If you’re booking in any hotel, hostel or B&B in the world, your booking will always come loaded with some kind of terms. Seen as though you’ll be running your own, you need to decide upon your own booking terms for guests. They help to give you protection against last-minute cancellations, as well as giving you control where it’s needed. You should also strategically price your property, looking at what else is on the market and seeing where you fit. You never want to be the most expensive – unless your property truly is worth being the most expensive. However, you should be careful not to undervalue your offering either – find a good middle ground and adjust your pricing accordingly.
Airbnb offers you – the host – the opportunity to either accept reservations instantly, or vet guests before accepting their booking. Whilst listings are more popular when guests can make a reservation instantly, you may value a thorough checking process over the number of bookings you receive. Simply put, it’s whether you prefer quality or quantity. Pass the Keys manages your check in procedures, cancellation terms and no-show terms for you so you don’t have to worry about the stress that comes with it.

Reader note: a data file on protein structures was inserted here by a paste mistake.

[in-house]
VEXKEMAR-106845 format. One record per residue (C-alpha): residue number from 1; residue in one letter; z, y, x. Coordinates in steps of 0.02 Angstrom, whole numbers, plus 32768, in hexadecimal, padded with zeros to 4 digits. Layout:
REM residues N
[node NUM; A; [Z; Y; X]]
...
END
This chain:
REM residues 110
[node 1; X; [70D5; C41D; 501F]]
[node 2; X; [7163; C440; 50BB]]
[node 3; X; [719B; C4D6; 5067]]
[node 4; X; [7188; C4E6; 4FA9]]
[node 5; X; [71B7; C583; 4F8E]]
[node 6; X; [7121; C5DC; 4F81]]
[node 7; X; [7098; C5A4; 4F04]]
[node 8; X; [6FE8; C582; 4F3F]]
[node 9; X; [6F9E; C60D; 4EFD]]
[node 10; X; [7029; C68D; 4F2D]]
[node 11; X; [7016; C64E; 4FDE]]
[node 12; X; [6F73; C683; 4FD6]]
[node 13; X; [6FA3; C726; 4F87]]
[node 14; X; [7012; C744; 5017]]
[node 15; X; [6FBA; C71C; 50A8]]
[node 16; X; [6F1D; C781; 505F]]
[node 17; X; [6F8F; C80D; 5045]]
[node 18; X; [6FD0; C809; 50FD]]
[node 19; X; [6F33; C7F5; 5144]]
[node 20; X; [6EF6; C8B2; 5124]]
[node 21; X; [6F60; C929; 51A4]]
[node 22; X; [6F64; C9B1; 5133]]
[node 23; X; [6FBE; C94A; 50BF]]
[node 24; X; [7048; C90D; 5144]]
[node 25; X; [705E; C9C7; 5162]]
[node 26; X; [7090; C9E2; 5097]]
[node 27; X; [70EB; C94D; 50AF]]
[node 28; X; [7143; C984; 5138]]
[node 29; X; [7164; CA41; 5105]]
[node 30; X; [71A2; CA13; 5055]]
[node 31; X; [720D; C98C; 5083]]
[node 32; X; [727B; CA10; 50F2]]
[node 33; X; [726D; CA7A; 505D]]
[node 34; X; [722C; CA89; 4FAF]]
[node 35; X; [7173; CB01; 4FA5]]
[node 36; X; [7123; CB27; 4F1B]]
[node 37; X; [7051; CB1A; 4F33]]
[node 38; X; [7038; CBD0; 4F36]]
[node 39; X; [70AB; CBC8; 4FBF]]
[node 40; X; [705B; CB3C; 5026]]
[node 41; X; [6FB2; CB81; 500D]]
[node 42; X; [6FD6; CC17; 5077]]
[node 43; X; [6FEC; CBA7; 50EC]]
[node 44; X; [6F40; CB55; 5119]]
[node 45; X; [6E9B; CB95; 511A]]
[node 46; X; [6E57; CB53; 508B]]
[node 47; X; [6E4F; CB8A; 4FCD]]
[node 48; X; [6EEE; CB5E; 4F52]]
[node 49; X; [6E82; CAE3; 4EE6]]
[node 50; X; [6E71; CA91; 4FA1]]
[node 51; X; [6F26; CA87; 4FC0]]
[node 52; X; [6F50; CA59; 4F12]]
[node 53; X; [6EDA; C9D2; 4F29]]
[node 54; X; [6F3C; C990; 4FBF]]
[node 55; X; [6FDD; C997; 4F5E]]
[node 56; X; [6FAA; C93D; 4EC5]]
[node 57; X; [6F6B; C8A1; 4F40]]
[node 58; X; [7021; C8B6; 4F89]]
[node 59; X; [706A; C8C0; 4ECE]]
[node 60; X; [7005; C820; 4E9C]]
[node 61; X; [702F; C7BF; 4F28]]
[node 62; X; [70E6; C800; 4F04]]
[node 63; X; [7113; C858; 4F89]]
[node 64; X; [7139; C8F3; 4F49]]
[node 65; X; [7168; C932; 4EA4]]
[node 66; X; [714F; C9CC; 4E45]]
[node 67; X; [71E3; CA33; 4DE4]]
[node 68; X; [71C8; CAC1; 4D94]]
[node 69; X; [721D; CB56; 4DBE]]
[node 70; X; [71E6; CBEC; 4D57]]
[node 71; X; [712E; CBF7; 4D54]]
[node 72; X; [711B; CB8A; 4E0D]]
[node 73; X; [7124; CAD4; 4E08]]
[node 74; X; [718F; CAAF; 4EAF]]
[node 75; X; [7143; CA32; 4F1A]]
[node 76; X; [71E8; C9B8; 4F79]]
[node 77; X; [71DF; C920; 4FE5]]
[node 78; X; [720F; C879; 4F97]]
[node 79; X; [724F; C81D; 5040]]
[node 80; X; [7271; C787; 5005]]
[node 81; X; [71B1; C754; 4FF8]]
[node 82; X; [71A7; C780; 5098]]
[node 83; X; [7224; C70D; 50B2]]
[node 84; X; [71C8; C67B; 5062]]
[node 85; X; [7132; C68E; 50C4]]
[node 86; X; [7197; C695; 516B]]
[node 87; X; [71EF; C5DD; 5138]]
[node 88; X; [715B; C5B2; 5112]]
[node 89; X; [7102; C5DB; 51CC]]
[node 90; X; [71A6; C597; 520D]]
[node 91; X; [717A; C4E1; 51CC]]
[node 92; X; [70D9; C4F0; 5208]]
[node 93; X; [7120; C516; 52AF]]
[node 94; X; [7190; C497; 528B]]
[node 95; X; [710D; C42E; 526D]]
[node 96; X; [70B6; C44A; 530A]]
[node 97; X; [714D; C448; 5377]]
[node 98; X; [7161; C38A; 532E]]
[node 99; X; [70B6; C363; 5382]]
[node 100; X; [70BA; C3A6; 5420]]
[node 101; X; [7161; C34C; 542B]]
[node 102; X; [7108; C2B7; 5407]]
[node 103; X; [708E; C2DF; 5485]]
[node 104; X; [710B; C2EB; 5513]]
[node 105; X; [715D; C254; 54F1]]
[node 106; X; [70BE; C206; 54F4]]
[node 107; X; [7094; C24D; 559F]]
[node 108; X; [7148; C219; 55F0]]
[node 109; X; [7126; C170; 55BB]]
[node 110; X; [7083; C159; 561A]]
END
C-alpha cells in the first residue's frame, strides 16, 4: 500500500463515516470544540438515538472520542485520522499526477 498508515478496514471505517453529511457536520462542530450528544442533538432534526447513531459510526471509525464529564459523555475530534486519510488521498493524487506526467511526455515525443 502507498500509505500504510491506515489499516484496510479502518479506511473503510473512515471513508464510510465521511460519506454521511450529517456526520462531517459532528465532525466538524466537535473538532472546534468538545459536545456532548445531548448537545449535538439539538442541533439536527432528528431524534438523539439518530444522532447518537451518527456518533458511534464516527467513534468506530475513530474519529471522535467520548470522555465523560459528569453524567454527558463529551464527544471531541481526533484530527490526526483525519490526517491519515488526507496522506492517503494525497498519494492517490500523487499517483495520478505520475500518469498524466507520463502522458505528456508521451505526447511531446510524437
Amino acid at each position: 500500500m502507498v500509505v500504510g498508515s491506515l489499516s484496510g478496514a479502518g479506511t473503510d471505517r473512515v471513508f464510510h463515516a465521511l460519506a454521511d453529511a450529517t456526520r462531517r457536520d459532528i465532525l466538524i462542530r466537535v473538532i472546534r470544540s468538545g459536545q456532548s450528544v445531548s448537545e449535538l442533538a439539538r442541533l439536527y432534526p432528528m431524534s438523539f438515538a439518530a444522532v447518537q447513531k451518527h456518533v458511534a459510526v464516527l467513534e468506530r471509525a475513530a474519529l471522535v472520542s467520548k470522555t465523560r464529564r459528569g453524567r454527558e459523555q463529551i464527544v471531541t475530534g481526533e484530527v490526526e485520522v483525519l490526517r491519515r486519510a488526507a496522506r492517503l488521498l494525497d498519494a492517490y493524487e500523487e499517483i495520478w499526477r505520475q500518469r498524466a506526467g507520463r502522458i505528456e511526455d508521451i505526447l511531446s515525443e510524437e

Keeping your accommodation clean is crucial to getting good reviews and repeat visitors. Make sure that once every guest has checked out, your property is cleaned thoroughly in preparation for the next person. If you feel like going the extra mile for visitors, you can add in free amenities and replenish these throughout the duration of their stay. Bottles of shampoo, toothpaste, soap – these are all simple additions that can make a difference if someone has packed in a hurry and forgot one of their essentials! Pass The Keys takes care of all of this for you - complimentary toiletries and hotel style linens and towels are provided for each guest, at no cost to you.